National Geographic and Canadian Parks and Wilderness Society’s Newfoundland and Labrador Chapter Introduce Eastern Newfoundland

24 Apr 2013

By National Geographic
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Geotourism: Tourism that sustains or enhances the geographical character of a place — its environment, culture, aesthetics, heritage and well-being of its residents.

Travelers seeking unspoiled places and culturally authentic experiences now have a valuable new resource in a comprehensive “Geotourism MapGuide” and website for Canada’s Eastern Newfoundland region. The landmark project has taken two years to plan and execute and is a historically significant asset for everyone who visits or lives in the region.

The Geotourism MapGuide highlights the enchanted landscapes and enduring people of Eastern Newfoundland. It is designed to showcase to local, national and international audiences the natural, cultural and historic attractions that define the region.

National Geographic’s acclaimed mapmaking and sustainable tourism expertise helped produce the Geotourism website with Canadian Parks and Wilderness Society, Newfoundland and Labrador Chapter (CPAWS-NL); representatives of the Department of Tourism, Culture and Recreation; the City of St. John’s; Parks Canada; CapeRace Cultural Adventures; Ocean Quest Adventures; and regional communities and organizations. Funding for the project was provided by the Atlantic Canada Opportunities Agency; Department of Innovation, Business and Rural Development; Parks Canada; and the City of St. John’s.

The Eastern Newfoundland area designated for the map stretches from the outer boundaries of Terra Nova National Park, the Burin Peninsula in the south and all areas on the island eastward, including communities and private and public lands. Since the project was launched on Oct. 12, 2011, locals have nominated for inclusion more than 800 of their favorite points of interest; historic, cultural and natural landmarks; events; artisans; and attractions that capture the region’s unique character and beauty. The MapGuide will be distributed in outlets throughout the Eastern Newfoundland region. The website may be viewed at www.nlgeotourism.com. Residents and visitors may continue to nominate new sites, events and special places for the website, which will be dynamic and constantly changing.

“The Eastern Newfoundland Geotourism MapGuide and website showcase what makes the Eastern Newfoundland region so culturally and geographically significant,” said James Dion, Sustainable Tourism program manager, Solimar International, in partnership with National Geographic Maps. “More than ever, this project underscores the importance of conserving the region’s tremendous scenic, historic and cultural assets for future generations.”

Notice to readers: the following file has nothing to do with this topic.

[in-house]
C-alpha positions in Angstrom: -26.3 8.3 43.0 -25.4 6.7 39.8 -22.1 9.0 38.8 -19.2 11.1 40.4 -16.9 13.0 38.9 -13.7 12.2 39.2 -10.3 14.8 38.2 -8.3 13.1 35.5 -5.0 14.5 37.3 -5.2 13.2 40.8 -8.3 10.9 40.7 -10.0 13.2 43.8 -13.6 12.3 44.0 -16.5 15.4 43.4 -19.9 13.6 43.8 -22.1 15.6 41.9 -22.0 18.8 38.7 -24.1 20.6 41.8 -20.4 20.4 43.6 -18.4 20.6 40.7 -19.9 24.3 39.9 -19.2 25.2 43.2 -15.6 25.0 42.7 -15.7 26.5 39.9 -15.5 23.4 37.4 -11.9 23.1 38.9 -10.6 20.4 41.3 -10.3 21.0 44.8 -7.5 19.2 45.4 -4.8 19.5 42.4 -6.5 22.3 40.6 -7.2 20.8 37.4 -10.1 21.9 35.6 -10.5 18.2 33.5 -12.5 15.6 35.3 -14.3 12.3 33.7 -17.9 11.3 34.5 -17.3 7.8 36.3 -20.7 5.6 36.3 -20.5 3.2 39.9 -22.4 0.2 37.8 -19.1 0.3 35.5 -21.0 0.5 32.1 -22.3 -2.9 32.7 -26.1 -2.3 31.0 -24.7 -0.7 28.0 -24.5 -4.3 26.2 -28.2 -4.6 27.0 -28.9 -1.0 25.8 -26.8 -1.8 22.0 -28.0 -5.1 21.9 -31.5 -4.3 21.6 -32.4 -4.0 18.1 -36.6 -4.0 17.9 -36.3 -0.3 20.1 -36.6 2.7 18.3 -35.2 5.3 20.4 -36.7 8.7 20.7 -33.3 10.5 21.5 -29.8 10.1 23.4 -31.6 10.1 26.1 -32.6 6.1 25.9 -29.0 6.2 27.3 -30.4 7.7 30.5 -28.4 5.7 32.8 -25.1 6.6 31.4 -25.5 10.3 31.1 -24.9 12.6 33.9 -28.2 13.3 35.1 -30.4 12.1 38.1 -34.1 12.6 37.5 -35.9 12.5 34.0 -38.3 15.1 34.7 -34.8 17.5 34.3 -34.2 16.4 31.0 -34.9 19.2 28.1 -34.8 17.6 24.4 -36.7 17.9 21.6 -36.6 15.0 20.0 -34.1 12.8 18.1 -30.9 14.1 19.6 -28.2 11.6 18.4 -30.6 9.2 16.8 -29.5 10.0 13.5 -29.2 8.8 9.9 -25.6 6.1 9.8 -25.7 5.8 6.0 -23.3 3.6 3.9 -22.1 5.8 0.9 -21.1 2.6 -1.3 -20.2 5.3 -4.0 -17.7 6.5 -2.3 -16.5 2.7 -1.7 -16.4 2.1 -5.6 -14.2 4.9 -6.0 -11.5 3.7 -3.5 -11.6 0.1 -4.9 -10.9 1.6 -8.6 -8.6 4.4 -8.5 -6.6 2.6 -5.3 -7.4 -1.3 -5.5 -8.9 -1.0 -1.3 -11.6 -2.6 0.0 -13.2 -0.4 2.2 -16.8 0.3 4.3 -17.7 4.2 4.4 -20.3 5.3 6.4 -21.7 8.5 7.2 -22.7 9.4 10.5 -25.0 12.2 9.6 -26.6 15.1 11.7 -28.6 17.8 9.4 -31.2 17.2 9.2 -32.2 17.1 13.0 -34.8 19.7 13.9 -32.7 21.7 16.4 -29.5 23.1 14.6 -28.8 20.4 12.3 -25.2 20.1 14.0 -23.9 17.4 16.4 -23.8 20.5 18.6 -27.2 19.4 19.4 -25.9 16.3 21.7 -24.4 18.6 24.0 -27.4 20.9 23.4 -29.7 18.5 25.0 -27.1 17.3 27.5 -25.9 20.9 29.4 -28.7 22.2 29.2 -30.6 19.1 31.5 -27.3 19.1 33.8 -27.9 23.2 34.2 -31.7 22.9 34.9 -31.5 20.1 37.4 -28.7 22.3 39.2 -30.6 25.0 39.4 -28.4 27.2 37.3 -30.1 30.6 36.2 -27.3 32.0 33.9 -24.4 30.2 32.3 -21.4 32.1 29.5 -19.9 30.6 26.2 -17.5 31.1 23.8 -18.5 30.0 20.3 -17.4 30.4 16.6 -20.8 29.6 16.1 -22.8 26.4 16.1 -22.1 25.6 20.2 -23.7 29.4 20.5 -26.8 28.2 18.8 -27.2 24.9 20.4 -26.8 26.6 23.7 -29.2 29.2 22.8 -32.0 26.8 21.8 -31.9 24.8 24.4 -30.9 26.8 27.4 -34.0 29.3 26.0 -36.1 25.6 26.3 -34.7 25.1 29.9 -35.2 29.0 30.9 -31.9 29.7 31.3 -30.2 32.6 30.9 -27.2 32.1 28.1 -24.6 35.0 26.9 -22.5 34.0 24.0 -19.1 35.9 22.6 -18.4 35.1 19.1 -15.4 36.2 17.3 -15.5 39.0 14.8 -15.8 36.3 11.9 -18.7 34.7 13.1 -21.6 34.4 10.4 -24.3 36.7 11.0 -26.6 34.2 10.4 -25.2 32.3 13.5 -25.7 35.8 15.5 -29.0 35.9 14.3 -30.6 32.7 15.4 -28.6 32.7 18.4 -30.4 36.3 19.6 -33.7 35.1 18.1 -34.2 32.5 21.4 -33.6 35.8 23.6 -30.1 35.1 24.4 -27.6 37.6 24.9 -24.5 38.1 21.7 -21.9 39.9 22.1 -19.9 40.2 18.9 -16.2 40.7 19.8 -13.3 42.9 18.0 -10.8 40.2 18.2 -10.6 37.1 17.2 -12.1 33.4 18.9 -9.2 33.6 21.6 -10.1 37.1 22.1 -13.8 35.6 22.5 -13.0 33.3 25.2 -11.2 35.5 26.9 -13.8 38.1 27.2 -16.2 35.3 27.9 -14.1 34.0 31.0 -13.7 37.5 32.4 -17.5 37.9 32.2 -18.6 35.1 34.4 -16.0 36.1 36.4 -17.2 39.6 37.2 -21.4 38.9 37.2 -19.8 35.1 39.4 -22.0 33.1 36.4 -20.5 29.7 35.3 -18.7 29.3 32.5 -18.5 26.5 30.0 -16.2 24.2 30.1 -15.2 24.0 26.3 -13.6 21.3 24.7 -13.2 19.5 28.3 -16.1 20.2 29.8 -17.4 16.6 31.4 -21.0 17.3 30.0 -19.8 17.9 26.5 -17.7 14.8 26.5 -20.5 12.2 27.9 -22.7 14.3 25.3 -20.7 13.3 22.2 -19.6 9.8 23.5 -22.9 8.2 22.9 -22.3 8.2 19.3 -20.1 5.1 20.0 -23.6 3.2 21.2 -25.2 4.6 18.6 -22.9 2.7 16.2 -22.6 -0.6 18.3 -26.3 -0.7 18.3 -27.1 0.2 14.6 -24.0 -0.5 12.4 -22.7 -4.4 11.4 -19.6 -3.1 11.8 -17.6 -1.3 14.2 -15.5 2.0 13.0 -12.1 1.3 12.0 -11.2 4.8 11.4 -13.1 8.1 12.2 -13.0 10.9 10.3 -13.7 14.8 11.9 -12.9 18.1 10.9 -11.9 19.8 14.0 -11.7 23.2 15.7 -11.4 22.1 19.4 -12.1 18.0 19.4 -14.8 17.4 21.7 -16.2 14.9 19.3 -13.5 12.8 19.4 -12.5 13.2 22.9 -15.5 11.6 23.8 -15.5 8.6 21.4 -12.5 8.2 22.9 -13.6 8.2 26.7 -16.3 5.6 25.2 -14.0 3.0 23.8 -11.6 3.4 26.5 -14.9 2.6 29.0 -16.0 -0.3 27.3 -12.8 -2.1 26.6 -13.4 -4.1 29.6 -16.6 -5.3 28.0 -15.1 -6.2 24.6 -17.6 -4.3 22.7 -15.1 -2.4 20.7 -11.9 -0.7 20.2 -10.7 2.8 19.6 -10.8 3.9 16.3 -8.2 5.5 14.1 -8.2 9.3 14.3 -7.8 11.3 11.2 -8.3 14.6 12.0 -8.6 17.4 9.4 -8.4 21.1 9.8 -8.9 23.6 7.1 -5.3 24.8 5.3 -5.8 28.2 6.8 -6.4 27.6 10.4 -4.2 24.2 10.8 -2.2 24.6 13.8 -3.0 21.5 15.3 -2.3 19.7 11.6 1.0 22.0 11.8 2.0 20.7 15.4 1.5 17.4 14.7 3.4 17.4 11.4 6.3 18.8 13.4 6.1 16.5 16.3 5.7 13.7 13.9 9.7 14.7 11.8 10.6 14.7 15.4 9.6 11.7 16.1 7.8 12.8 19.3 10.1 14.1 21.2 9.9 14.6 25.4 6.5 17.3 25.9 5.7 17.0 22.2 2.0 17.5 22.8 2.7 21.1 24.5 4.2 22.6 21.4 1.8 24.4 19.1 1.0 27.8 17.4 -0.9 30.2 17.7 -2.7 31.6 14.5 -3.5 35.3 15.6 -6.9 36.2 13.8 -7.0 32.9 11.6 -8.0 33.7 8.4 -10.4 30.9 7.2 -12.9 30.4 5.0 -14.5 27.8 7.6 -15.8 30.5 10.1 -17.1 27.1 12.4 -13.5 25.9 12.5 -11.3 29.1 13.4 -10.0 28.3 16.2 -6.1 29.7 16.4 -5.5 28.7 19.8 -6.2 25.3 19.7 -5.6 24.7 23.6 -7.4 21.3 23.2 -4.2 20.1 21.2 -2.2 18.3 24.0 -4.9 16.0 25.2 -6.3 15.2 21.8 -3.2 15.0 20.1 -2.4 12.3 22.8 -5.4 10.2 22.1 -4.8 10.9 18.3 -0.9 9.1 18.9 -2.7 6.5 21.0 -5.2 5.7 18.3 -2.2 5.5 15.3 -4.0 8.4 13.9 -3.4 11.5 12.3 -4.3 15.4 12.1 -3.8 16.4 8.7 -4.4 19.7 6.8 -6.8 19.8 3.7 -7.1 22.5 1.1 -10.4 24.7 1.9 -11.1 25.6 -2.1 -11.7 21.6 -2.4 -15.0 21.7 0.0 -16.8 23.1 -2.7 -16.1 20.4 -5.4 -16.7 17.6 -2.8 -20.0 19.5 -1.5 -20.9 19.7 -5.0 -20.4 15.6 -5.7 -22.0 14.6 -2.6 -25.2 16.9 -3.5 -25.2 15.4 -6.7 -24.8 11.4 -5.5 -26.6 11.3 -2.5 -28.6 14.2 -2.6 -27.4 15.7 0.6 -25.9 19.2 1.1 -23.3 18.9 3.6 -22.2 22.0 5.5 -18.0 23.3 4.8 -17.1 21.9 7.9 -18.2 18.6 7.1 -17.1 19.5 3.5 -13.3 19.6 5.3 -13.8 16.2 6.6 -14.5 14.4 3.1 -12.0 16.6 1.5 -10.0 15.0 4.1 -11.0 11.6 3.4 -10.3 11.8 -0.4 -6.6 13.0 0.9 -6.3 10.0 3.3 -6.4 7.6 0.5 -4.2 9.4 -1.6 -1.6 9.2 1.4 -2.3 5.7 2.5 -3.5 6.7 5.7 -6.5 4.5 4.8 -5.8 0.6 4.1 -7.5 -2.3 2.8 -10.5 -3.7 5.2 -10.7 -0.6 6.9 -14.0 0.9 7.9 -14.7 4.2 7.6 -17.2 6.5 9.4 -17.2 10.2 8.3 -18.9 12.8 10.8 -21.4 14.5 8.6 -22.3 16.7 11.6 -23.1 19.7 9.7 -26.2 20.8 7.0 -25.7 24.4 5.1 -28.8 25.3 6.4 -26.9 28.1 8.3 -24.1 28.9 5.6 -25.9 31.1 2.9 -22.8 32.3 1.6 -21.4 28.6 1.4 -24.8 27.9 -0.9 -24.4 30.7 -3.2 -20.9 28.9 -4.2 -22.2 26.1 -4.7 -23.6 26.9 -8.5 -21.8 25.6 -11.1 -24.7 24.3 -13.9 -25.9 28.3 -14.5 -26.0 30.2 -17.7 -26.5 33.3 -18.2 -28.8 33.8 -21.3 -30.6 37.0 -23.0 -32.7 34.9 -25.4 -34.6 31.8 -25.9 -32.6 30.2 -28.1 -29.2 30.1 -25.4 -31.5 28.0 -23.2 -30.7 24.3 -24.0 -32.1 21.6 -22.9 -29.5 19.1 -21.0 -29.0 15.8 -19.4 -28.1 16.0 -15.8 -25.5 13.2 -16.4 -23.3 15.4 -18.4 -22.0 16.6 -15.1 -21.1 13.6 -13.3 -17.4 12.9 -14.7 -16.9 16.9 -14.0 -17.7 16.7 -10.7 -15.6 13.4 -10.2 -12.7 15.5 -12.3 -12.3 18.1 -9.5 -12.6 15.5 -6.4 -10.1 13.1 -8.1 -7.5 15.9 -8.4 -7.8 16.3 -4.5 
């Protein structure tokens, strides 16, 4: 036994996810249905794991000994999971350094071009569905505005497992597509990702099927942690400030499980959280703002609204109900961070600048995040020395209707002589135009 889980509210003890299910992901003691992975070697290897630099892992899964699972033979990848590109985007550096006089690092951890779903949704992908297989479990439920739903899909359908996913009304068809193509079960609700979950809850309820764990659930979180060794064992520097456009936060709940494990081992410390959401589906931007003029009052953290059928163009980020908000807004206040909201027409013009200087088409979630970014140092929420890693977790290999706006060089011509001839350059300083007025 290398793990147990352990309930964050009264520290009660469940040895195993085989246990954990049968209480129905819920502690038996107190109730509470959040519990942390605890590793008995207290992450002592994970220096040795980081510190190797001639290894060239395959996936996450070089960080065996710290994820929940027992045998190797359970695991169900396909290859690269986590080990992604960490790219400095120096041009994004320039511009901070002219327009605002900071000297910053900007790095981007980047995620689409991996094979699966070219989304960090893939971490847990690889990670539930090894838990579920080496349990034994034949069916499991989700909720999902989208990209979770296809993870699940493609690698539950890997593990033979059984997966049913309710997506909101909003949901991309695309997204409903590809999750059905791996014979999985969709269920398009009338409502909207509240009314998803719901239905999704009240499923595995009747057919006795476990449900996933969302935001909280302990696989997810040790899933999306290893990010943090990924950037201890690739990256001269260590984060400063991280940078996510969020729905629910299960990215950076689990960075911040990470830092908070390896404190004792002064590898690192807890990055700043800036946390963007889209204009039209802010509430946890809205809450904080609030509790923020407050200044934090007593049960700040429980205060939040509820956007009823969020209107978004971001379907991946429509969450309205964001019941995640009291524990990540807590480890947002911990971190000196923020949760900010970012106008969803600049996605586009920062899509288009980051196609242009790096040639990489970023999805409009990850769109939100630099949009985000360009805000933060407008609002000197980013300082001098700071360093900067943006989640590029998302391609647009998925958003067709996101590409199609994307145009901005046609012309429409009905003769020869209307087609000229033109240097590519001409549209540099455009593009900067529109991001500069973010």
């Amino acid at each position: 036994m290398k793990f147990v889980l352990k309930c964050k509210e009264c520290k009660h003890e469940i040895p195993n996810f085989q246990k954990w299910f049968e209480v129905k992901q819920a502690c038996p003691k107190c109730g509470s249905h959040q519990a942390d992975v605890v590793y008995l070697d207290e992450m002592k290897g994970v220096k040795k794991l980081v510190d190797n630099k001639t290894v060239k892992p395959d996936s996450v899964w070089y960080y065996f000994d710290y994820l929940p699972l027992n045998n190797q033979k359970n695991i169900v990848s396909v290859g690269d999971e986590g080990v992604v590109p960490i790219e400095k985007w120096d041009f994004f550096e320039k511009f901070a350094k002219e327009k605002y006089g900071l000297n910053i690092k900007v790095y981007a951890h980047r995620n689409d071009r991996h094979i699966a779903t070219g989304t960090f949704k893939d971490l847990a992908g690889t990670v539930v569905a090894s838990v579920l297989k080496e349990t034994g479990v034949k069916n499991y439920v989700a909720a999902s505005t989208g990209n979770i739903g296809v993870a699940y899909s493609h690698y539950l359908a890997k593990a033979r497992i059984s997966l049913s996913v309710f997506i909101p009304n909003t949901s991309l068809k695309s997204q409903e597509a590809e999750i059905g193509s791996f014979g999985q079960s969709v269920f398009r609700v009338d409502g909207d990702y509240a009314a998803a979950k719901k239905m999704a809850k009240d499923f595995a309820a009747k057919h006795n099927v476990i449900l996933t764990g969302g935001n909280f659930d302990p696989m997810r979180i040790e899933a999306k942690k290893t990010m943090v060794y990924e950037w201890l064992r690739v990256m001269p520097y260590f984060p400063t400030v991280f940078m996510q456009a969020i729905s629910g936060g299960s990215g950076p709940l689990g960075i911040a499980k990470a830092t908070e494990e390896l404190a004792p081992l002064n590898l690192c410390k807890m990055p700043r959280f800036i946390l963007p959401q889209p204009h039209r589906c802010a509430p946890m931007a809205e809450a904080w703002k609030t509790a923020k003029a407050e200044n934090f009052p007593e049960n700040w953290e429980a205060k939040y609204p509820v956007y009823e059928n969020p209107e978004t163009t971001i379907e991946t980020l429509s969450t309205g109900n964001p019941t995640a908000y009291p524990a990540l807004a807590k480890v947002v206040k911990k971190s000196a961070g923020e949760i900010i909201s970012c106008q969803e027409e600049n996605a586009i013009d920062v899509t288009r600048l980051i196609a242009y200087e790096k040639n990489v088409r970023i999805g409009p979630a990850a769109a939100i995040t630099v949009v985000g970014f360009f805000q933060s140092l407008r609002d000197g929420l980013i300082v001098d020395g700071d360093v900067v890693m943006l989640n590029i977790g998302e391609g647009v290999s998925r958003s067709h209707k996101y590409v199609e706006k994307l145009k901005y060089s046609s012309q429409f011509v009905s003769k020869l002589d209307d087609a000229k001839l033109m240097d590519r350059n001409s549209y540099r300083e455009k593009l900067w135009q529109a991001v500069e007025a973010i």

The Eastern Newfoundland Geotourism MapGuide:

  • Is one of only 20 Geotourism programs worldwide to date.
  • Showcases many of the 800-plus sites nominated by locals.
  • Is a resource designed to improve local, rural economic development.
  • Provides access to a niche national market of 65 million “geotourists.”
  • Will grow with the addition of hundreds of more sites and events over the years.
  • Highlights the resources of the Eastern Newfoundland region encompassing a major portion of the Eastern and Avalon peninsulas.
  • Provides a long-term resource for promoting Eastern Newfoundland to the nation and the world.

“CPAWS-NL and the Eastern Newfoundland Geotourism partners see this project as a great opportunity to work closely with other groups in the region to promote responsible tourism,” said Tanya Edwards, project manager and co-executive director of CPAWS-NL.

“The Geotourism strategy for Eastern Newfoundland will strengthen the case for responsible, meaningful tourism by embracing all tourism assets uniquely distinctive to the locale. Effective stewardship of these economic assets will produce benefits in a way that encourages the type of investment needed to preserve Newfoundland’s unique heritage. We’re thrilled to see the partnership that has developed with National Geographic and local organizations in this regard,” said Ken Sooley, general manager of CapeRace Cultural Adventures.

The National Geographic Society has worked with community-based alliances to develop similar Geotourism MapGuides and websites in other regions around the world. Geotourism MapGuide projects have been completed or are ongoing in the Central Cascades (Oregon, Washington), the Crown of the Continent (Alberta, British Columbia, Montana), Four Corners (Arizona, Colorado, New Mexico, Utah), Greater Yellowstone (Idaho, Montana, Wyoming), Guatemala, Lakes to Locks Passage (New York, Quebec), Newfoundland, Portugal’s Douro Valley, Redwood Coast (California), Sierra Nevada (California, Nevada), and the Tennessee River Valley (Smoky Mountains through Knoxville and south to Chattanooga and north Georgia).

Founded in 1915 as the Map Department of the National Geographic Society, National Geographic Maps is responsible for illustrating the world around us through the art and science of mapmaking. Today, National Geographic Maps continues this mission by creating the world’s best wall maps, outdoor recreation maps, travel maps, atlases and globes that inspire people to care about and explore their world. For more information, visit natgeomaps.com.